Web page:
Manufacturers run their businesses on a multitude of different systems -- ERP, customer relationship management,...
By submitting your personal information, you agree that TechTarget and its partners may contact you regarding relevant content, products and special offers.
supply chain management -- and each of these produces its own data. Getting an accurate picture of how the organization is doing can be difficult, but with business intelligence for manufacturing, that picture can become clearer.
For example, manufacturing executives are often hard-pressed to unearth such metrics as their rates of scrap and rework or the number of orders that didn’t ship on time. Before business intelligence (BI) software and BI analytics, business users typically requested reports from IT, but these took too long and were often inaccurate and too focused on internal data. Consequently, companies could not improve their performance in critical ways, and sales and customer retention suffered.
More on business intelligence for manufacturing
“Business users have questions that require data to be correlated across multiple different systems -- things like, What is our yield across customer, product and region? and Why are we not getting [advanced shipping notices] from our suppliers?” said Jeff Hoffmann, vice president of software for SWC Technology Partners, a consultancy in Oakbrook, Ill. Traditionally, businesses would rely on spreadsheets and homegrown reports to unearth these insights.
Shooting for business performance management
From a technical standpoint, BI software takes data from numerous internal and external systems and feeds it into a data mart or data warehouse, where the data is cleaned up and made available for ad hoc analysis. The BI analytics tool can then populate a “dashboard” or “scorecard” showing how the business is performing against its most important key performance indicators (KPIs), whatever they might be.
Just as with the controls of a car or plane, the BI dashboard will indicate in green, yellow or red whether performance on a particular KPI is good, of concern or needing urgent attention. Because the data derives from all the corporate systems -- as well as relevant supplier and customer systems -- the quality of decisions is much higher than with traditional methods, and users can take curative action much more quickly than in the past, BI proponents say.
The true breakthrough, though, comes from a usability standpoint. Rather than having to rely on IT to generate arcane reports, business users can do their own analysis in real time, putting them in charge of business performance management.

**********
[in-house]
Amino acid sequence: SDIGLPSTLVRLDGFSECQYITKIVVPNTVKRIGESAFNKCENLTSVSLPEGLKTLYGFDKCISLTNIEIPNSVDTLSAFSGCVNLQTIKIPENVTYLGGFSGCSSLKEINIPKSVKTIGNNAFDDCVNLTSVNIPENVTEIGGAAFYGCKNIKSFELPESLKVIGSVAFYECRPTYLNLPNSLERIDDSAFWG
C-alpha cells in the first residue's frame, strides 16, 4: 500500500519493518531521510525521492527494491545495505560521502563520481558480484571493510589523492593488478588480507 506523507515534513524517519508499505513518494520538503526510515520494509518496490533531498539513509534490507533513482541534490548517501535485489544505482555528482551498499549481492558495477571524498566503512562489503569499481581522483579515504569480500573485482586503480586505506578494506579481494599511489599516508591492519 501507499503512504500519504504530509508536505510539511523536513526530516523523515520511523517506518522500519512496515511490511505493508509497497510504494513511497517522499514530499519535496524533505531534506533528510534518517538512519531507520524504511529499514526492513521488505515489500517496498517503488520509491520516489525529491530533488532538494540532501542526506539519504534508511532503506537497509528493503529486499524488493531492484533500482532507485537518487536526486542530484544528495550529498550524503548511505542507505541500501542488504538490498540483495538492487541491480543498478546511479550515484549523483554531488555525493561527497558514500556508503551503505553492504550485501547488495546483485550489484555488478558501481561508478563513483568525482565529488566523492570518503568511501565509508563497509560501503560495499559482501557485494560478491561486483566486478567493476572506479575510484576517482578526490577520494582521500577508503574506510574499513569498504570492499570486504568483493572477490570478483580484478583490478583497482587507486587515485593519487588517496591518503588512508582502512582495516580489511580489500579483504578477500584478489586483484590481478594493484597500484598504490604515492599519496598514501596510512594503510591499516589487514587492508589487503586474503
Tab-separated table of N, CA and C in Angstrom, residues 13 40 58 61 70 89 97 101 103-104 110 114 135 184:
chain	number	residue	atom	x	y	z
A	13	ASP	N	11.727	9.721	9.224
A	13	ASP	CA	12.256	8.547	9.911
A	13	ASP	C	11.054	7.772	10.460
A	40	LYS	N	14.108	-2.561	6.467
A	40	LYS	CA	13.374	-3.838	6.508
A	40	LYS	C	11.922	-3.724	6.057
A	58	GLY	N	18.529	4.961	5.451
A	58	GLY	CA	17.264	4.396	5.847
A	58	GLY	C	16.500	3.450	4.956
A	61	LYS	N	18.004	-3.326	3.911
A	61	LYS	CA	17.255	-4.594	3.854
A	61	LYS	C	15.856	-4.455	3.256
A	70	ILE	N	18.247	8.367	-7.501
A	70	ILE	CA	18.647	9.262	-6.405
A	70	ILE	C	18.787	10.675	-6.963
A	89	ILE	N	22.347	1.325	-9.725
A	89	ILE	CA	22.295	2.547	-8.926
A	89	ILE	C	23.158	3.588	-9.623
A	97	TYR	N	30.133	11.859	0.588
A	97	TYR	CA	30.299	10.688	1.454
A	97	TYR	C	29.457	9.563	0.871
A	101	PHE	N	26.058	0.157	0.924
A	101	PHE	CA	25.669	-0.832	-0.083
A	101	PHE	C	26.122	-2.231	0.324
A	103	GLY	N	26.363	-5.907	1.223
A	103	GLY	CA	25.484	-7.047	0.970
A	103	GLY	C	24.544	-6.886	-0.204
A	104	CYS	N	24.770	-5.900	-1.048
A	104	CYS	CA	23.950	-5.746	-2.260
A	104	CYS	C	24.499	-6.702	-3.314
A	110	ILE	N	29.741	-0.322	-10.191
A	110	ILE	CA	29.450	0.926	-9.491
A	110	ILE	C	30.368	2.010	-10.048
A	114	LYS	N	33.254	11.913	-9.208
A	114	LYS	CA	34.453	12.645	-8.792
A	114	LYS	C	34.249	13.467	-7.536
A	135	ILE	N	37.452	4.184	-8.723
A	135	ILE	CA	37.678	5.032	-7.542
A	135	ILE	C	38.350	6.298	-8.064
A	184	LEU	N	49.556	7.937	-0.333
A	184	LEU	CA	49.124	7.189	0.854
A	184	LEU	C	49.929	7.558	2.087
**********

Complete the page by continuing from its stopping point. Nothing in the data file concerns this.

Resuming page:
With today’s usable BI tools, “the people who are hungry for the data don’t have to go on a month-long reporting cycle with IT in order to get it,” said Jesper Volk, a former BI consultant based in Bellevue, Wash., who now works for a BI vendor. “They can make better decisions faster.”
For example, if a business user discovers that certain important shipments did not go out yesterday as planned, he can use a BI software tool to drill down into the data, discover the source of the problem and solve it.
BI software tools: Users have the power
This is the heart of BI -- the ability to uncover insights that are actionable. So if the dashboard shows dangerous yellow or red readings on the KPIs, users can find the problems themselves, as opposed to calling someone one rung down on the organizational chart. “The scorecard will uncover problems that will require a more rich data context in order to solve,” Hoffmann said. “That comes from the connections between systems.”
Return on investment (ROI) for BI can be significant, according to Hoffmann. “The true ROI is driven by the decisions you can make now that you have access to the data.” For example, if you could easily discover scrap rates by individual worker, production line and product, how much can you reduce scrap and how much time and money would that save?
“That’s when you get into hundreds of thousands and even millions of dollars in ROI,” Hoffmann said. BI allows organizations to hone in on their business levers -- improving quality and on-time delivery, for example -- and make positive changes, driving profitability and customer retention, he said.